Larry Sellers, The True Native American

Author: C.L. Harmon
Date Published: June 10, 2017
Larry Sellers and C.L. Harmon on a front porch. They are posing after an interview about Larry's celebrity status as a Native American actor.

Out­side my win­dow is a wood­peck­er tap­ping away at an oak tree. To most, this is of no impor­tance. But to Lar­ry Sell­ers, it has mean­ing. Per­haps even a mes­sage from one who has already passed on. There is the old com­ic quip, ‘I am not a doc­tor, but I play one on TV.’ If this were Sell­ers, he would tweak that quip and say, I am an Indi­an, and I played one on TV. How­ev­er, to say he is just an Indi­an is a gross understatement. 

This Pawhus­ka native is the very def­i­n­i­tion of what it tru­ly means to be a Native Amer­i­can. Sip­ping black cof­fee from a mug with the word “Lako­ta” stamped on it and sur­round­ed by walls adorned with Indi­an art cer­tain­ly rein­forces his con­vic­tion for the pride that all native peo­ples should feel about their heritage.


Although Sell­ers is of Osage/Cherokee her­itage and an adopt­ed mem­ber of the Lako­ta tribe, his char­ac­ter Cloud Danc­ing on the tele­vi­sion show Dr. Quinn Med­i­cine Woman was a role where he por­trayed an Indi­an of the Cheyenne tribe. He told the pro­duc­ers that for him to play the part, the char­ac­ter must be brought across as the rep­re­sen­ta­tion of the real Native Amer­i­can both of trib­al eth­nic­i­ty and as a whole of the Native Amer­i­can peoples. 

Sell­ers act­ing cred­its include movies such as “Son of the Morn­ing Star,” “Quick and the Dead,” “Rev­o­lu­tion,” “Like Father — Like Son,” “Assas­si­na­tion, and “Wayne’s World II.” plus his tele­vi­sion cred­its. He was also a stunt­man dur­ing his career.

For Sell­ers, though, act­ing was art imi­tat­ing life. Above being an actor or stunt­man, Sell­ers has always been true to him­self first. He even turned down a role in the Kevin Cost­ner film Dances With Wolves because an agree­ment could not be made that allowed him the four days required for him to par­tic­i­pate in the Sun­dance Ceremony.


At the age of 28, his moth­er passed away, and his father’s health was in decline. Sell­ers then began walk­ing around the Indi­an Camp not far from where he lived. Sud­den­ly he sees a vision of Indi­ans danc­ing and hears the word “Sun­dance” spo­ken to him.

He had no idea what that was as he had nev­er heard the term. At that moment and feel com­pelled to act, he prayed and said if his dad’s health improved, he would track down the ori­gins of that word.

“The very next day, my father was total­ly dif­fer­ent.” With his father’s restored health, he began car­ry­ing through with his promise and start­ed research­ing just pre­cise­ly what is Sun­dance. It didn’t take long to learn that it was a native cer­e­mo­ny. Learn­ing its full mean­ing, how­ev­er, would take a bit longer. The Sun­dance, he real­ized, was the most impor­tant cer­e­mo­ny prac­ticed by the Lako­ta (Sioux) and near­ly all Plains Indians.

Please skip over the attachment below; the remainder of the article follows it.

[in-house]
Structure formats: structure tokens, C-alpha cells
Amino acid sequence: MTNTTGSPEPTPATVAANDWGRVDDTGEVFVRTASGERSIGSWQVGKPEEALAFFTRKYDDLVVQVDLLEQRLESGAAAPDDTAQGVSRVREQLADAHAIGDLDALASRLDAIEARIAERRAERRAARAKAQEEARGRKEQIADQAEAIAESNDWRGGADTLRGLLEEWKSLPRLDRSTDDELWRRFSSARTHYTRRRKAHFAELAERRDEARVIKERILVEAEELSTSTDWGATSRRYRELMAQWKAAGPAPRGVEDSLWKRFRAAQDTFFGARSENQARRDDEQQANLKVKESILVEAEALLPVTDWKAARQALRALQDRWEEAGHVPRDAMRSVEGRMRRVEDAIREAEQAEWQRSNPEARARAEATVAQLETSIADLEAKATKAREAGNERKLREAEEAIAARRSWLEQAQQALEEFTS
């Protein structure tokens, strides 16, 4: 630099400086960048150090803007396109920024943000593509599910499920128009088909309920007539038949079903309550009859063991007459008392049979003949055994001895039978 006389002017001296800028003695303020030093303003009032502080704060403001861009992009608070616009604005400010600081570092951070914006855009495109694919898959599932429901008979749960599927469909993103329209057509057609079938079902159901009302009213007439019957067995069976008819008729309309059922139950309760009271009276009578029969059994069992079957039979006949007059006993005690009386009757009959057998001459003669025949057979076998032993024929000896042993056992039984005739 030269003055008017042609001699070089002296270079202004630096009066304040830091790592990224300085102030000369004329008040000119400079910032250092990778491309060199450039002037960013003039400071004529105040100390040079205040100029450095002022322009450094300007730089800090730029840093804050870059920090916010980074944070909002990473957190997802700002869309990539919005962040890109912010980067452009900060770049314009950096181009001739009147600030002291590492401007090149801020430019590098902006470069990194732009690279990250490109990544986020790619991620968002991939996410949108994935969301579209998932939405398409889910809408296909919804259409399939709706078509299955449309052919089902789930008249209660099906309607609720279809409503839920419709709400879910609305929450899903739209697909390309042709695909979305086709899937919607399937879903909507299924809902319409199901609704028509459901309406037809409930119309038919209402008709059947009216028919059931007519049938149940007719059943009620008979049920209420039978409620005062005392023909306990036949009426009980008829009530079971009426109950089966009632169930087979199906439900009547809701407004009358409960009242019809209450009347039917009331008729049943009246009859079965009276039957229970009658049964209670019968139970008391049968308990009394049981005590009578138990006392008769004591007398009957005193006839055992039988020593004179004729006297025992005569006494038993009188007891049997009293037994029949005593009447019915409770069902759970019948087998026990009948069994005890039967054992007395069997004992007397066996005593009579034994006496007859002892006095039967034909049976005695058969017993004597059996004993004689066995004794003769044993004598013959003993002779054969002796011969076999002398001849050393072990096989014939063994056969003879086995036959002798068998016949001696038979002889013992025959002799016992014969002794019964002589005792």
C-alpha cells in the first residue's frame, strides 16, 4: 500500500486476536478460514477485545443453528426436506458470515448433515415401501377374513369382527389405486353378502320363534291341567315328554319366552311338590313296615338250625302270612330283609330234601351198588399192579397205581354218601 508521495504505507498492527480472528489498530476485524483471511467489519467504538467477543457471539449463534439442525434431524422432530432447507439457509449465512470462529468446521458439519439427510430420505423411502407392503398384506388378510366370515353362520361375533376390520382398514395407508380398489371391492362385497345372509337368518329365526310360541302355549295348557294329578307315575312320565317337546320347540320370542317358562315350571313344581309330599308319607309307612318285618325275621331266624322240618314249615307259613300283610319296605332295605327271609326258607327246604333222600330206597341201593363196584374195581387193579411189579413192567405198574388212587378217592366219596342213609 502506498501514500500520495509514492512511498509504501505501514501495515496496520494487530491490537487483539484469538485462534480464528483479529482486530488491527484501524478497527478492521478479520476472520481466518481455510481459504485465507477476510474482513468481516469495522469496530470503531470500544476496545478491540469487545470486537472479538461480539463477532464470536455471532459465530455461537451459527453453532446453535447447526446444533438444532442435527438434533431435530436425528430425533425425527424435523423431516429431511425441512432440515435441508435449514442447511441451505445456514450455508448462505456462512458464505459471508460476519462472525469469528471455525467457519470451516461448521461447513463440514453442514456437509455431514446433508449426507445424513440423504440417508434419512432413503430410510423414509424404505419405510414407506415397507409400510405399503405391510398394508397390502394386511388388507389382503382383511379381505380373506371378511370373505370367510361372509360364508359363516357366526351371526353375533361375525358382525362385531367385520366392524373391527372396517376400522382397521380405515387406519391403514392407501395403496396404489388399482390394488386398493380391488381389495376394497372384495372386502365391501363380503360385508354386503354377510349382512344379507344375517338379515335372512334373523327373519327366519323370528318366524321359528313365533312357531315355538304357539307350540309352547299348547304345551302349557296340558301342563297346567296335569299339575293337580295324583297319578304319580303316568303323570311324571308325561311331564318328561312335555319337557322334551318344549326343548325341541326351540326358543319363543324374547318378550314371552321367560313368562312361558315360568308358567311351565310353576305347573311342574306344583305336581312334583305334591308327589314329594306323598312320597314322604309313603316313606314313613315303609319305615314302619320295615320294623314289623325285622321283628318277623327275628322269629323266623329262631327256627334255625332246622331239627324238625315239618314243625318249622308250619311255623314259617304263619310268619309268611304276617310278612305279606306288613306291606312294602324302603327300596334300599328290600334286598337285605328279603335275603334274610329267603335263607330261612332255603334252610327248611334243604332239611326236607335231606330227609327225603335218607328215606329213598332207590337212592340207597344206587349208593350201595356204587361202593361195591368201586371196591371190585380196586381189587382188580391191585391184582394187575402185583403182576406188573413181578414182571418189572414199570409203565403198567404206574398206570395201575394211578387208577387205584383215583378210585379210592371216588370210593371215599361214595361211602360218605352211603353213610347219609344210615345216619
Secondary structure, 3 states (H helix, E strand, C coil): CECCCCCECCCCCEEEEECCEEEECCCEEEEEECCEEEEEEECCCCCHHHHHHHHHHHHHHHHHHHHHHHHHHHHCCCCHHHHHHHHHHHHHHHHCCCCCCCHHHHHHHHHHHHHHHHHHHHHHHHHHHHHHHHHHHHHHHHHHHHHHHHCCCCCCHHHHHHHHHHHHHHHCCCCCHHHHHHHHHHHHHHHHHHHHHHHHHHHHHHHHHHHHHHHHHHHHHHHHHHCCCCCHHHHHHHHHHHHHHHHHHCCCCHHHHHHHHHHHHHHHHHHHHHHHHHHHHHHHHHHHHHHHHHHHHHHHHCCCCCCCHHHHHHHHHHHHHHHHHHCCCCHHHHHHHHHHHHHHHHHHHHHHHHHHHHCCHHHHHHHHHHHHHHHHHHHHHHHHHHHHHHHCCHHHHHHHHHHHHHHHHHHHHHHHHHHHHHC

It was an act of renew­al for the tribe, peo­ple, and earth per def­i­n­i­tion. But as Sell­ers explains, it is actu­al­ly a reli­gious revival of sorts with humil­i­ty at its core. The prayers and sac­ri­fice of no food and water for four days and the dance are gifts to the uni­verse and for all peo­ples as well. Also, they are pleas for help and offer­ings of thanks to those alive and those who have passed on to the next stage of life’s journey.

Sell­ers was instruct­ed about the cer­e­mo­ny from the Lako­ta in South Dako­ta. After danc­ing with them, he was guid­ed by them to bring the dance back to the Osage peo­ple. That was 19 years ago. Sell­ers has been danc­ing now for 38 years, keep­ing the jour­ney began by his ances­tors mov­ing into the 21st century.


In his plight to keep the tra­di­tions of old alive, Sell­ers oper­ates two non-prof­it orga­ni­za­tions. The first is the Mis­sion­ary Soci­ety for the Preser­va­tion of Tra­di­tion­al Val­ues, which empha­sizes tra­di­tion­al native val­ues of spir­i­tu­al­i­ty. Peo­ple from all over the US are mem­bers of this orga­ni­za­tion and active­ly work to keep the her­itage and his­to­ry of Native Amer­i­cans alive. 

The oth­er is Friends of the Osage Lan­guage. This is where mem­bers raise mon­ey to help in pro­vid­ing stu­dents with the tools nec­es­sary for cre­at­ing a pos­i­tive self-image for them­selves in using the lan­guage. One way in which he aids in the organization’s suc­cess is by speak­ing to stu­dents in Osage, thus prompt­ing them to do the same and to be proud that they can talk in their ances­tral tongue. “Our lan­guage is our iden­ti­ty, a part of who we are. It’s our culture.”

Dr. Quinn was the first show to incor­po­rate native thought into their writ­ing. It was a good thing for indige­nous peo­ples because it was a chance to human­ize us and not por­tray tribes as the mighty war­rior bands.

“ We laugh, we cry, we joke, we mourn. We do all those things.” Sell­ers was the tech­ni­cal advi­sor on the show. As such, he point­ed out dis­tinc­tions such as why would the pro­duc­ers wish to por­tray a white man on the show that could speak South­ern Cheyenne flu­ent­ly, but he, as a Cheyenne, could only speak bro­ken Eng­lish. In oth­er words, why would one race of peo­ple be more intel­li­gent than anoth­er race? This stereo­type is what he worked to change through his efforts on the show and in his per­son­al life.

He believes, as his ances­tors did. Every­thing in nature is alive with a lan­guage to com­mu­ni­cate and that all life is con­nect­ed, even when that life pass­es into the spir­it realm. Con­nect­ing with nature in mod­ern church­es is not some­thing prac­ticed. But tra­di­tion­al Indi­an cer­e­monies and cus­toms were the wor­ship of all things in nature; a con­nec­tion to all life, he explained Sell­ers hope through his efforts, those of Native Amer­i­can ances­try will embrace those ele­ments of trib­al cul­ture which defines them as a sin­gle race wor­thy of preservation.


With­out going into too much his­to­ry of Indi­ans and their removal from their home­lands in the expand­ing US of the 19th cen­tu­ry. Sell­ers explained the white cul­ture should under­stand that through Euro­pean beliefs of civ­i­liza­tion and Chris­tian­i­ty and their use of tech­niques such as board­ing schools designed to ‘edu­cate’ their native lifestyle out and repro­gram them to the white ways and the Indi­an Removal Act of 1830. It was a type of cul­tur­al geno­cide that was used to dri­ve out the old ways to make way for the white man’s def­i­n­i­tion of civ­i­liza­tion and assim­i­la­tion to the major­i­ty-Euro­pean culture.